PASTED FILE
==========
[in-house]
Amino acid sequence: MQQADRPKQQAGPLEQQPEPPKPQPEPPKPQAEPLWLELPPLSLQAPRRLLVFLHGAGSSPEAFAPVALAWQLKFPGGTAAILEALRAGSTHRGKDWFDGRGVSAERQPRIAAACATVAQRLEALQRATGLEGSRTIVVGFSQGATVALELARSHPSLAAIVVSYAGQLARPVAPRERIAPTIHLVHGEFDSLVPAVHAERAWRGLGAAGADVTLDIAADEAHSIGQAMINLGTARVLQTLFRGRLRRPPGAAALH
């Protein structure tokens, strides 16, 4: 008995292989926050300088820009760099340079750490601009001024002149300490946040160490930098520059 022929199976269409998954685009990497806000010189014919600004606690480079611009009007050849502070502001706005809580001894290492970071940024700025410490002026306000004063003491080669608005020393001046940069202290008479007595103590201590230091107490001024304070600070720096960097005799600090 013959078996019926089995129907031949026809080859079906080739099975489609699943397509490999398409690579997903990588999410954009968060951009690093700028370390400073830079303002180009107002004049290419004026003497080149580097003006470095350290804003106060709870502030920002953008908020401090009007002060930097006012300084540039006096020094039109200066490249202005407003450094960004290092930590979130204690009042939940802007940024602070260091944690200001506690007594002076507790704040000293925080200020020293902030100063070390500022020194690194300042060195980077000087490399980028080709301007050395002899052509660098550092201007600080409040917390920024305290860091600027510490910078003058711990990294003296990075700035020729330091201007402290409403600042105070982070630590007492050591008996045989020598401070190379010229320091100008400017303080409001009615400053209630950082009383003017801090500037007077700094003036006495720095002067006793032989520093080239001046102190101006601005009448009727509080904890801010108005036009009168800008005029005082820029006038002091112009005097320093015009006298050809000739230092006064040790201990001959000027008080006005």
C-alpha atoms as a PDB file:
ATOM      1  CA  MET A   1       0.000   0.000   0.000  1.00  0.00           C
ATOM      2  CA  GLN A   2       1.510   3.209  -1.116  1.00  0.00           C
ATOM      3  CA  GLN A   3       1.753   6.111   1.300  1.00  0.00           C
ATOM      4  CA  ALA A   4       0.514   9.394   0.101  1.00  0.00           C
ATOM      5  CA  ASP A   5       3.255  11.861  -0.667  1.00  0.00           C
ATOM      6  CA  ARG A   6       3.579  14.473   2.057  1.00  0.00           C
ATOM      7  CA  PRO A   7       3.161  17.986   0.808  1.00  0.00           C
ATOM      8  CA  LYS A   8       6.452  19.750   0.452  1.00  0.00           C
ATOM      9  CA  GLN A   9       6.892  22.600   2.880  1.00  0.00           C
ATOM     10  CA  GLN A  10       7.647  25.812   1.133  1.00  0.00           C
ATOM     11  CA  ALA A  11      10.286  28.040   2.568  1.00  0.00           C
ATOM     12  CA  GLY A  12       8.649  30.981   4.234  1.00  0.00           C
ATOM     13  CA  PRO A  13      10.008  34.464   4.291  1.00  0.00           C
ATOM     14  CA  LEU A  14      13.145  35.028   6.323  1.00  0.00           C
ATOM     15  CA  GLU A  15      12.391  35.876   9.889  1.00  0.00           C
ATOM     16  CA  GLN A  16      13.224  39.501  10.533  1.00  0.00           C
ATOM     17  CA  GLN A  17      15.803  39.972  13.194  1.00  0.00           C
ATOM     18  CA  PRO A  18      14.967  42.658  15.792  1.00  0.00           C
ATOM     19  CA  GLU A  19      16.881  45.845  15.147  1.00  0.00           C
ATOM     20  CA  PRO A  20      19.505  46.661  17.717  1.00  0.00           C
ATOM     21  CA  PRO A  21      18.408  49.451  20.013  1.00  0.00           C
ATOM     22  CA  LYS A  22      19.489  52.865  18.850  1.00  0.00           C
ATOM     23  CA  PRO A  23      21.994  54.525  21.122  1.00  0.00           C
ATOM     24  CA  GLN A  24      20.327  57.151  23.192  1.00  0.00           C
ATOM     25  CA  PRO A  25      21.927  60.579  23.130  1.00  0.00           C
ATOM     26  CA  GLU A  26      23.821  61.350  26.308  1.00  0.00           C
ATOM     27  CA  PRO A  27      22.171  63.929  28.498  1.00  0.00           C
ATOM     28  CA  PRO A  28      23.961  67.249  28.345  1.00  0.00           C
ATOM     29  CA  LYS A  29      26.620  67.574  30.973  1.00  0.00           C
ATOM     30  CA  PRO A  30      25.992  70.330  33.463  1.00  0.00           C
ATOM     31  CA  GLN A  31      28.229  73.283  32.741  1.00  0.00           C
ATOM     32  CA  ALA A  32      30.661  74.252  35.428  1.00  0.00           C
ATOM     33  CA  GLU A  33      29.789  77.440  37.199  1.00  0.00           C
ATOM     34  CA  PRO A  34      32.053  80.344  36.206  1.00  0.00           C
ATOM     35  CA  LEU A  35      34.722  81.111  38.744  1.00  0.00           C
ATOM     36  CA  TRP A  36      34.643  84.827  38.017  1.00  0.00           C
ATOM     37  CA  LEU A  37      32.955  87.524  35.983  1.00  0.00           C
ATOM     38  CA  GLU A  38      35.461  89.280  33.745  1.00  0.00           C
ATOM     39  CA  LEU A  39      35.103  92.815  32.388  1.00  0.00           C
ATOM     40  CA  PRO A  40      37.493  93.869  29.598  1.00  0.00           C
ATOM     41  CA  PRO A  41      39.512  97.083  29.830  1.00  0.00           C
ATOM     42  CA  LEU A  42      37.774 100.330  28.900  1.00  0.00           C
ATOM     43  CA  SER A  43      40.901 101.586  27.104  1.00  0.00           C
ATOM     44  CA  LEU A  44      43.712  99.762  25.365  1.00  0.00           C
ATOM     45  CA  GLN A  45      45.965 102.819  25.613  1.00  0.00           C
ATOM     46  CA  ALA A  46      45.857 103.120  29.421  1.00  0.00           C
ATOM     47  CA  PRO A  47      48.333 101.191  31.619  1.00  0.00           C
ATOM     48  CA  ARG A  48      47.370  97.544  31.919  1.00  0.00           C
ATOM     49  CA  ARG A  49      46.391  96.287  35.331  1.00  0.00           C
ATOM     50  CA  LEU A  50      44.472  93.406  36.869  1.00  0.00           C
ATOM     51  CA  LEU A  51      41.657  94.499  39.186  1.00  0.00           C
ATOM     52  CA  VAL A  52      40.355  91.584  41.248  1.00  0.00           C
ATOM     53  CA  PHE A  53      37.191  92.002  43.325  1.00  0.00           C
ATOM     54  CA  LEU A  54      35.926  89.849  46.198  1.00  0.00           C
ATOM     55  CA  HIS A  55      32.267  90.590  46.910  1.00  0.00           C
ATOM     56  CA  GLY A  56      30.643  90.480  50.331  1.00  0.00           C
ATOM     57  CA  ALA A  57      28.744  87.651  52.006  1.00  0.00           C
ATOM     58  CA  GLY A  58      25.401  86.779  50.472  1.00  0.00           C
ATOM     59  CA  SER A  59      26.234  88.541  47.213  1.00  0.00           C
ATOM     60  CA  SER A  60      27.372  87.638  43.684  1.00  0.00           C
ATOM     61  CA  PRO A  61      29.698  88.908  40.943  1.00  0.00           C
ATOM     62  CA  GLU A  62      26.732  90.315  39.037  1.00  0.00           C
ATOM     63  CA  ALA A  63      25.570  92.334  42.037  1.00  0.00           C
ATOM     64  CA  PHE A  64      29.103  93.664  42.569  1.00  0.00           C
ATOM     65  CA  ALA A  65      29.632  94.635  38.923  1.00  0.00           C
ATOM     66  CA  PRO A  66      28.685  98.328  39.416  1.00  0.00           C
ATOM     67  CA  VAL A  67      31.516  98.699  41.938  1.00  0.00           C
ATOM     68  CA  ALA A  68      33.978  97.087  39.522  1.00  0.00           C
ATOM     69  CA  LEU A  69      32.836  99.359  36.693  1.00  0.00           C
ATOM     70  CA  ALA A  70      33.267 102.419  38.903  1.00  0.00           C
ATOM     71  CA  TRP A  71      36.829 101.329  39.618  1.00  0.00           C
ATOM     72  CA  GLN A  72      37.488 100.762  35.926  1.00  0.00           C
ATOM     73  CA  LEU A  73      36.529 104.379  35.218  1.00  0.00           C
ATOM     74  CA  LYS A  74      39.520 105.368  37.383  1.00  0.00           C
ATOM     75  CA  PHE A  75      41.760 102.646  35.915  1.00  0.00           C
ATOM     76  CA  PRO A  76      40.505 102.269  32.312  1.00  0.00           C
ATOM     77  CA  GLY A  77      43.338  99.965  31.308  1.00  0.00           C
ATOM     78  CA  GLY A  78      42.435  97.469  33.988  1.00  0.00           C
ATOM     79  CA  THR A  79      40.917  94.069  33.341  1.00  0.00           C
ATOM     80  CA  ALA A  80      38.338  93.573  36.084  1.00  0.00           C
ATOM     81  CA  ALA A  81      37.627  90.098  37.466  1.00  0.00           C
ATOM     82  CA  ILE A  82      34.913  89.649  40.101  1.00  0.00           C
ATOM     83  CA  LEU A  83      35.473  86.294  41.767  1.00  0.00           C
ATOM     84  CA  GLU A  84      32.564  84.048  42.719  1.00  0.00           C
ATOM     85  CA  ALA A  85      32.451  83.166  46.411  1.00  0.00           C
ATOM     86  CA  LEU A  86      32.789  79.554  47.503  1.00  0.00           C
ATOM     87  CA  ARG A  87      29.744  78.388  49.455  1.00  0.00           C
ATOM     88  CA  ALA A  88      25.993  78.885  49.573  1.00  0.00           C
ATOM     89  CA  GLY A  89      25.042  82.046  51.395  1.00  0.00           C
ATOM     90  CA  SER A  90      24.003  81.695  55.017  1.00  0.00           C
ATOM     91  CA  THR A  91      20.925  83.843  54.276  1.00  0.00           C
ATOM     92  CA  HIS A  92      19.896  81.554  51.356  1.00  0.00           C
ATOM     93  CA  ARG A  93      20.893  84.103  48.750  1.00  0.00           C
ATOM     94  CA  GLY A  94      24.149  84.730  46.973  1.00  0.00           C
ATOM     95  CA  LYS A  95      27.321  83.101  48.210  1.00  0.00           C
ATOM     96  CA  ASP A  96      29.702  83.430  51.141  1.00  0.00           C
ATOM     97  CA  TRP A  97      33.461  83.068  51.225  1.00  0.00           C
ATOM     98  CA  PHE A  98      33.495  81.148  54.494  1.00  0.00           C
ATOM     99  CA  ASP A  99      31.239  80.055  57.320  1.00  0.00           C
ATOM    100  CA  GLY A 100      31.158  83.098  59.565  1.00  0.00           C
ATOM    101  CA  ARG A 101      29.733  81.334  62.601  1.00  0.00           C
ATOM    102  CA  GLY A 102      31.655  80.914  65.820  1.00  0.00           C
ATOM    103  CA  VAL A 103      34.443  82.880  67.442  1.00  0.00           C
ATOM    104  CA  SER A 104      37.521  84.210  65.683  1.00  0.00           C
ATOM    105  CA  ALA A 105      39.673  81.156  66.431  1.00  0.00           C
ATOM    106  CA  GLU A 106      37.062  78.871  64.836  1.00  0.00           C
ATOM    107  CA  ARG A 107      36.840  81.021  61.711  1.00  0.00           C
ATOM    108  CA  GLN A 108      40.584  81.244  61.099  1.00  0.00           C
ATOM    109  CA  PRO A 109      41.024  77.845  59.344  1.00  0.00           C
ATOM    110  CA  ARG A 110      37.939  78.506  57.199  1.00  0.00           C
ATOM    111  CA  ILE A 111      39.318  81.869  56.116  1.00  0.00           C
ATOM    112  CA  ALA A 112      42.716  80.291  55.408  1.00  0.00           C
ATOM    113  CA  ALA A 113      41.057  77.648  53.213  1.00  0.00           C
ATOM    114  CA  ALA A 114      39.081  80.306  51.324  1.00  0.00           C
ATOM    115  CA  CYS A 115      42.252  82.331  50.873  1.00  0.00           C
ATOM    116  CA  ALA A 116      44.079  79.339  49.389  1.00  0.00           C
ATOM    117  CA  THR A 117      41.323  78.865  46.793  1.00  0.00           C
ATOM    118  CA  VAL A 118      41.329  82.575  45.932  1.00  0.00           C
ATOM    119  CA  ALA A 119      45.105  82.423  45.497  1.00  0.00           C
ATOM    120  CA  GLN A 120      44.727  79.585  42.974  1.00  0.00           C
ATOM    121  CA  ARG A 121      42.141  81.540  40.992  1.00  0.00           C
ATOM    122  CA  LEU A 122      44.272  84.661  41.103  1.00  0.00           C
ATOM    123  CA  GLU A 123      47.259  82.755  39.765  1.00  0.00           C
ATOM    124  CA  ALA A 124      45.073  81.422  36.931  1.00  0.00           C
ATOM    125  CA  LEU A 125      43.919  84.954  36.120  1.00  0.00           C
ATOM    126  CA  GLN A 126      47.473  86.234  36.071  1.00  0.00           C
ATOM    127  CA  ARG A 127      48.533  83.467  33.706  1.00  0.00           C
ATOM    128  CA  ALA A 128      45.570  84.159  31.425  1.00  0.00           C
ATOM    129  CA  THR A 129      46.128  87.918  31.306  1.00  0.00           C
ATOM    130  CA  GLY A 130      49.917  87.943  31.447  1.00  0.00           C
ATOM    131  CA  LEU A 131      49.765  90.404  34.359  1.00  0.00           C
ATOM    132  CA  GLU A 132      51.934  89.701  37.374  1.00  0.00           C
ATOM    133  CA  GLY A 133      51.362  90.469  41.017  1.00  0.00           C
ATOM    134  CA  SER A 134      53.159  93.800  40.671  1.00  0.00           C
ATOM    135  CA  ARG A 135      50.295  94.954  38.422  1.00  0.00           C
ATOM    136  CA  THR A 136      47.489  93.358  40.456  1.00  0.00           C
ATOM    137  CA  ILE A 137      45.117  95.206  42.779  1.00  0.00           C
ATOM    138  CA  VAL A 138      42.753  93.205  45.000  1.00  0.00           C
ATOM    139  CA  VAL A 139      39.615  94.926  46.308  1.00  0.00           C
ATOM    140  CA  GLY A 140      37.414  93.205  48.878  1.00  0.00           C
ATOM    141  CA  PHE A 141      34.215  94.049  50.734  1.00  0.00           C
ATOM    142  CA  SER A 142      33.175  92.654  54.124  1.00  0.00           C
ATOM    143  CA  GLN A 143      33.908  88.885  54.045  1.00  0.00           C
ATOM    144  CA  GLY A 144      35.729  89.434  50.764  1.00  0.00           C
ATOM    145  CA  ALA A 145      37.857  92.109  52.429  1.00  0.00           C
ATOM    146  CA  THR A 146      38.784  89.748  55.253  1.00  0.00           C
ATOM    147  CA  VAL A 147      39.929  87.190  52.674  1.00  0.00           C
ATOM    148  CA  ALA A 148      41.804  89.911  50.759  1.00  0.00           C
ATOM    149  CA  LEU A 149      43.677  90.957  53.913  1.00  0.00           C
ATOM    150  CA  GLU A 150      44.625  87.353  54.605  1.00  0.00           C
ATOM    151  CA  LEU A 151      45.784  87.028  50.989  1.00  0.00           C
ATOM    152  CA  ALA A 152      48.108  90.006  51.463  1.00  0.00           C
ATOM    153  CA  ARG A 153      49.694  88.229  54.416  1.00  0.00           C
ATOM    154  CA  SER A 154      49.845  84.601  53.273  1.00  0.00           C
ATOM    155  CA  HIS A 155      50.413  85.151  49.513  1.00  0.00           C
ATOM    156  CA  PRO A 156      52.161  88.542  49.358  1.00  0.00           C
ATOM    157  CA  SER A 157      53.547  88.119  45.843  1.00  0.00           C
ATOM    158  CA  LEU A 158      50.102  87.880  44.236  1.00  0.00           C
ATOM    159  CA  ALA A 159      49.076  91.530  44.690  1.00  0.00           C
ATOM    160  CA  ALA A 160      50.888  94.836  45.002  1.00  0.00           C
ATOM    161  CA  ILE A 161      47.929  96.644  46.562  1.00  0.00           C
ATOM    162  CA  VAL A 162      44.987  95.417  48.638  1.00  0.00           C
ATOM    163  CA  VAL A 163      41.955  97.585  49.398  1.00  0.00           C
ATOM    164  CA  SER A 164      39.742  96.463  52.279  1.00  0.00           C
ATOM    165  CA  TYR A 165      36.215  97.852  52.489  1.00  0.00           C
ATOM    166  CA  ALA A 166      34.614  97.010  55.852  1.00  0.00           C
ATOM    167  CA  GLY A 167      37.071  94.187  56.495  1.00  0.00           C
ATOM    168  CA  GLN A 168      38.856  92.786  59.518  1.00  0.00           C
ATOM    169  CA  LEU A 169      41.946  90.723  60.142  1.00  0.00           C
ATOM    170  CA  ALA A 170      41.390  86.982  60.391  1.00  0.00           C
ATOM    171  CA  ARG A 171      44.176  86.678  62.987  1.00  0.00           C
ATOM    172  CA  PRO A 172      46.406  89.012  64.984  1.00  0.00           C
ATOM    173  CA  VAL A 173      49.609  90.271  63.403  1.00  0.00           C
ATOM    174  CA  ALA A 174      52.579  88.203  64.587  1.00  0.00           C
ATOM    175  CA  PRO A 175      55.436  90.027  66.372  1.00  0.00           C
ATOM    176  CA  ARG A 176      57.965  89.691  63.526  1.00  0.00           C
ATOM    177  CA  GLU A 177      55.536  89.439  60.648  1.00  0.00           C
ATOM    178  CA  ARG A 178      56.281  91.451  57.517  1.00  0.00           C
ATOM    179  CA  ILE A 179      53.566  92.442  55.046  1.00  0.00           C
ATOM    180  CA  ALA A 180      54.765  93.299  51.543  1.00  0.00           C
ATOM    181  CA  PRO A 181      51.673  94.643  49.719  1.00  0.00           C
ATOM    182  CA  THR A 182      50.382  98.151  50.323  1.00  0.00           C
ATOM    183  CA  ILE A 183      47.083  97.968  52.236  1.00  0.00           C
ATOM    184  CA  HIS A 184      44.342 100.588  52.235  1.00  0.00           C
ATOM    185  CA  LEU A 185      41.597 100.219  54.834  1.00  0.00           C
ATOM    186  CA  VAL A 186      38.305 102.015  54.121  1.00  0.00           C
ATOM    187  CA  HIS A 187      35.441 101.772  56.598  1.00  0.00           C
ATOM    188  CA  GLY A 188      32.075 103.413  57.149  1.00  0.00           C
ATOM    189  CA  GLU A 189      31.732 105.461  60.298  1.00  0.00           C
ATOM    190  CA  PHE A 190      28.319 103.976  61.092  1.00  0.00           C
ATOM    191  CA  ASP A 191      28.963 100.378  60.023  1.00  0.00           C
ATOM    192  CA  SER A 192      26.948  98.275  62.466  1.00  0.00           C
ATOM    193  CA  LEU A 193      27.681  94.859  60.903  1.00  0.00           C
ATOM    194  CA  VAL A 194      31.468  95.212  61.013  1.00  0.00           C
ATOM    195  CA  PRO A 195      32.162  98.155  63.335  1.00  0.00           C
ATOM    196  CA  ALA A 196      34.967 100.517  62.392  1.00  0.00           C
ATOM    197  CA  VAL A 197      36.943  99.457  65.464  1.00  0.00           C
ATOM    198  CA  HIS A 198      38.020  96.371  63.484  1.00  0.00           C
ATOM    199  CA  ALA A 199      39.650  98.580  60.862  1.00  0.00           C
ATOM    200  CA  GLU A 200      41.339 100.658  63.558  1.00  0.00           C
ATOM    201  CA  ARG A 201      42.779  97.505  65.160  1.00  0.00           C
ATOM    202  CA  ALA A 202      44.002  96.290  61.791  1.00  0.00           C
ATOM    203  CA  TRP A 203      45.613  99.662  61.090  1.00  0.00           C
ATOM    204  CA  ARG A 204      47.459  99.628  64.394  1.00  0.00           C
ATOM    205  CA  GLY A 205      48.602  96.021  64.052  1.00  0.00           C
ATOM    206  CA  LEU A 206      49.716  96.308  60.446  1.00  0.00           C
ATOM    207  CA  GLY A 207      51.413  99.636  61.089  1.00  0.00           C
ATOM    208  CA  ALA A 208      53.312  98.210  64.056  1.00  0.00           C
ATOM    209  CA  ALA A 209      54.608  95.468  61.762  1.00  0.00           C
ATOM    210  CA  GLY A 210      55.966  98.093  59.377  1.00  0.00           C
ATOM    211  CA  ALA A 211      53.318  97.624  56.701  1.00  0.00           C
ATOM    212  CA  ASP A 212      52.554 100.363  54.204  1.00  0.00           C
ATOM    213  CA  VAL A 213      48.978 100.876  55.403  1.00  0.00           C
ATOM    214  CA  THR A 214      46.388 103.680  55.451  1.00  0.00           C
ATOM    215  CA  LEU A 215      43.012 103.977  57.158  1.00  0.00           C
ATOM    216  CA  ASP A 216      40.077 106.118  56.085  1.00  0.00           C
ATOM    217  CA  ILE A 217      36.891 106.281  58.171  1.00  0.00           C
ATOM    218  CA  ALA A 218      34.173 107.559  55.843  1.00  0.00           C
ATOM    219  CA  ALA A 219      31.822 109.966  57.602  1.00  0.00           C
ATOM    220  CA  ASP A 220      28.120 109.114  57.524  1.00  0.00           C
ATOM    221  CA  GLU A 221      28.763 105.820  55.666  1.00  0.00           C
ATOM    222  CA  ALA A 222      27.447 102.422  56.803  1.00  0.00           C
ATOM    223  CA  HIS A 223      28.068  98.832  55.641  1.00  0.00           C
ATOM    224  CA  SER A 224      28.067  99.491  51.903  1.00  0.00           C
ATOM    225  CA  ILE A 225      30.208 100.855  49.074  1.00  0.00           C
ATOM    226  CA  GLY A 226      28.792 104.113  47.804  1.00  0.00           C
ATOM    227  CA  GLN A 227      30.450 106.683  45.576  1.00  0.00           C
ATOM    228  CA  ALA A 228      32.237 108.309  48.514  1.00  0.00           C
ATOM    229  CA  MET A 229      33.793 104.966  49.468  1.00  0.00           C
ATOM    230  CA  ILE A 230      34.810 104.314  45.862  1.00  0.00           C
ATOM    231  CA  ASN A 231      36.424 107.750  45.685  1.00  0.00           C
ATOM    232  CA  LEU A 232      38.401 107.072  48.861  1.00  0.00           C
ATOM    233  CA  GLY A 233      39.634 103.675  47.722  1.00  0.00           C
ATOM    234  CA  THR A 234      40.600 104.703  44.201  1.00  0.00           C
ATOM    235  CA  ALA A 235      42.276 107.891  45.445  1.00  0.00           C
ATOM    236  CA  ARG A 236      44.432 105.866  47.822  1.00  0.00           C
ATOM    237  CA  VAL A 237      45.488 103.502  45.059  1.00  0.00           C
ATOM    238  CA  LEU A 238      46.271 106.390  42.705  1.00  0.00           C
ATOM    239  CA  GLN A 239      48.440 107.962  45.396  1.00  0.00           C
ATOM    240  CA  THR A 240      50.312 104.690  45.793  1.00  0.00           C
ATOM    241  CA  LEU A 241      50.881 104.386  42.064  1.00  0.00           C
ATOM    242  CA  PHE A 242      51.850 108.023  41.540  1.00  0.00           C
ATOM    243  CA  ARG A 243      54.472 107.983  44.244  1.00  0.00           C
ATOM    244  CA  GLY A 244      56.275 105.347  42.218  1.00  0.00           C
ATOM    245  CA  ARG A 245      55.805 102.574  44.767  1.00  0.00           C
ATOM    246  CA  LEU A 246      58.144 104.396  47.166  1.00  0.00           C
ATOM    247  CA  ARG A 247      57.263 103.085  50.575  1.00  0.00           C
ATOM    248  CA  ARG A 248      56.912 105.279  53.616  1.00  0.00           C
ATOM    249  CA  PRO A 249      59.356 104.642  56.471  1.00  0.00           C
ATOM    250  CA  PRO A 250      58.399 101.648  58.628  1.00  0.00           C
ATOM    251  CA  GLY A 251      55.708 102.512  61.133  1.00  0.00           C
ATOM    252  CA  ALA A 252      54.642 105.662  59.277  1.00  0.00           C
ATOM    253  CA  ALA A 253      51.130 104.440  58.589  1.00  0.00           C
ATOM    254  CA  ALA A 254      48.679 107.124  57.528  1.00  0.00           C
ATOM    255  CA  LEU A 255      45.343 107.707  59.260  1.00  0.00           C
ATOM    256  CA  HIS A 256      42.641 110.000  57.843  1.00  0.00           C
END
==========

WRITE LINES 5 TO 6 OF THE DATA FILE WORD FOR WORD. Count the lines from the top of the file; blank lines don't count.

ATOM      1  CA  MET A   1       0.000   0.000   0.000  1.00  0.00           C
ATOM      2  CA  GLN A   2       1.510   3.209  -1.116  1.00  0.00           C